*(except that I think a better system is the one that is better for creators. it's definitely possible to base royalties on net and make this work out for creators -- the simplest way is much higher royalties, I guess)
    It means less dough on the print copies, but then digital wasn't included so it might make up the difference. Keep in mind that we haven't seen the full survey — only the question that Paquette posted on Facebook because he felt it was an important issue that needed to be raised. The move to net may be one part being reported of a much bigger effort to keep the existing talent happy at DC; it certainly sounds like that it's the effort being put in by Didio and Lee — especially since the rumours include questions about how each employee feels about the move to LA.

    But I do agree totally that it needs to work out best for both parties. The creators need to be treated fairly with a decent wage. That the bigger point of this is increased respect for the colourists tends to show this: DC is working go make its employees get better fairness from the publisher — and thus stay happy with the company. (After all, with Marvel poaching the way they do, DC wants to keep some of who they've got.)

  7. #52
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    "but then digital wasn't included"

    It is.

    Digital First creators didn't get royalties on their stuff, but if you wrote a periodical you've gotten digital sales royalties for at least as long as I have been at DC.

  8. #53
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    Quote Originally Posted by LoneNecromancer View Post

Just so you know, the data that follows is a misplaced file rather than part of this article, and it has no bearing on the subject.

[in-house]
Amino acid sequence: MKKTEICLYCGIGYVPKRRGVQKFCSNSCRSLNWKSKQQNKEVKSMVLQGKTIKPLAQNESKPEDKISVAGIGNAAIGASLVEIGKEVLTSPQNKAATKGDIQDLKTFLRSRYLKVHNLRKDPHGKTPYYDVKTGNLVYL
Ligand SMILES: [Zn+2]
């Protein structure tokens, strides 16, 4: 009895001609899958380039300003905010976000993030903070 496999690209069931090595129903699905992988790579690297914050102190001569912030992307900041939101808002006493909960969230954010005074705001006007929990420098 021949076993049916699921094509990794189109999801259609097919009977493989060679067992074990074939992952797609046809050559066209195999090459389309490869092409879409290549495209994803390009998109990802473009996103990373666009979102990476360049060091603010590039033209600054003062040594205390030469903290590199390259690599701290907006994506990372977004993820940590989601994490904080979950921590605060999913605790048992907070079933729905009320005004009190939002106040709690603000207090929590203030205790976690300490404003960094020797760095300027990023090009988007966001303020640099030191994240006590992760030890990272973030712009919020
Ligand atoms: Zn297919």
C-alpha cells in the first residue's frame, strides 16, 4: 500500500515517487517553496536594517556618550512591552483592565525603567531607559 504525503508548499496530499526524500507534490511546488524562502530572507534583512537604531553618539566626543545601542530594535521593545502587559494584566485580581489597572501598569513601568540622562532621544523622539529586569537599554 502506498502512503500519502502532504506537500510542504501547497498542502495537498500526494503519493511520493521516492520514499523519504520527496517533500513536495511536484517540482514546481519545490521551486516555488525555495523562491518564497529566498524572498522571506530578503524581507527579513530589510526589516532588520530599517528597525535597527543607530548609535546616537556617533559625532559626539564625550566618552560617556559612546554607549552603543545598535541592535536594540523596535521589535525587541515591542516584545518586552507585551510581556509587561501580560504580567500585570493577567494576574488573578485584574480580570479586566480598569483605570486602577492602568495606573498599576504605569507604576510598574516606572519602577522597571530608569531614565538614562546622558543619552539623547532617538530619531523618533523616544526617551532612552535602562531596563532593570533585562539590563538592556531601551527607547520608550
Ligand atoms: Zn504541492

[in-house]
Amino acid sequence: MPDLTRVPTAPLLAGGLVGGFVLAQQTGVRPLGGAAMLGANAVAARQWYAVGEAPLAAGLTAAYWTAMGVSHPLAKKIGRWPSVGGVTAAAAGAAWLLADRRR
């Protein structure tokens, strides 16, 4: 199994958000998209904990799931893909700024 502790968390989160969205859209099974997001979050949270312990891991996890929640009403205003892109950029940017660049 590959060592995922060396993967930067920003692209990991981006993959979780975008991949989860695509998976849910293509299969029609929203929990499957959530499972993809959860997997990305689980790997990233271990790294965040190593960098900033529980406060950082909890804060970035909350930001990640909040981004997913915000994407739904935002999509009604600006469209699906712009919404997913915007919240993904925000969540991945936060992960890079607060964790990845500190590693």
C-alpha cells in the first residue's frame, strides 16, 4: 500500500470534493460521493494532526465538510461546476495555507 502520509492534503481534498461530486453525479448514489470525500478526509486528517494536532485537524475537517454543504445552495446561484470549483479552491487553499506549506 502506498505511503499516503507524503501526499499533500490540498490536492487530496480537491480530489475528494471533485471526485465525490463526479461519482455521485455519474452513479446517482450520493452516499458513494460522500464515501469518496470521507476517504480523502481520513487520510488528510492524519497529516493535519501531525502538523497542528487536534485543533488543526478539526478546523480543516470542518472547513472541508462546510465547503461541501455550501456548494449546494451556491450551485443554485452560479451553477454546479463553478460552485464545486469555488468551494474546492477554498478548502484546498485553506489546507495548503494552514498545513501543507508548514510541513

S**t, really? That's insane, I'd never heard any of that before.
    It actually happened just a few years ago with Charles Vess for his Warriors Three material. He found about the HC when a fan asked him to sign it at a convention. It wasn't just that he recieved no payment that upset him, but that they didn't even let him know that they were reprinting it. (A comp copy for creators is a standard procedure in publishing.)

    On the other hand, there have been indications lately that Marvel has revised some of their policies on this. Bill Mantlo's brother has mentioned that Marvel/Disney has been providing regular payments for Rocket Racoon material in anticipation of the GotG movie. So, hopefully, they will make this a universal policy.

  9. #54
    Junior Member cray_ws's Avatar
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    Quote Originally Posted by THE KZA View Post
    Quote Originally Posted by Sutekh View Post
    This article made the rounds again recently, and it's possible that it's prompted some discussion. Waid notes how Paul Levitz would hand out bonus checks, but that it was never something written down as part of a contract and purely a voluntary thing, and that when he stepped down, that stopped completely (and stressed that since it wasn't a contractual thing, and purely Paul being generous and classy, it wasn't like his replacements choices not to do so were in any way 'wrong').
    I appreciate both of these responses, It makes a lot sense now. I'm a huge fan of Yanick Paquette and I am glad he spoke up. As for Paul Levitz's generosity, I guess it goes to show you how he managed this and why he was appreciated when he was in charge. It also shows you how it radically effected the talent that was working for DC.